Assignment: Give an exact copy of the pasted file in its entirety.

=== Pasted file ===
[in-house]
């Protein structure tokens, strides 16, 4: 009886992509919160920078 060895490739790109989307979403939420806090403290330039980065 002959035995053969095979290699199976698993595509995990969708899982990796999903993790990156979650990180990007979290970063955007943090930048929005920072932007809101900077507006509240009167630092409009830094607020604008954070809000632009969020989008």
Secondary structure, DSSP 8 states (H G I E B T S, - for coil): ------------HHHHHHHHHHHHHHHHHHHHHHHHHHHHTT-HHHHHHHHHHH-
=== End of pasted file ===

[in-house]
């Protein structure tokens, strides 16, 4: 009886992509919160920078 060895490739790109989307979403939420806090403290330039980065 002959035995053969095979290699199976698993595509995990969708899982990796999903993790990156979650990180990007979290970063955007943090930048929005920072932007809101900077507006509240009167630092409009830094607020604008954070809000632009969020989008």
Secondary structure, DSSP 8 states (H G I E B T S, - for coil): ------------HHHHHHHHHHHHHHHHHHHHHHHHHHHHTT-HHHHHHHHHHH-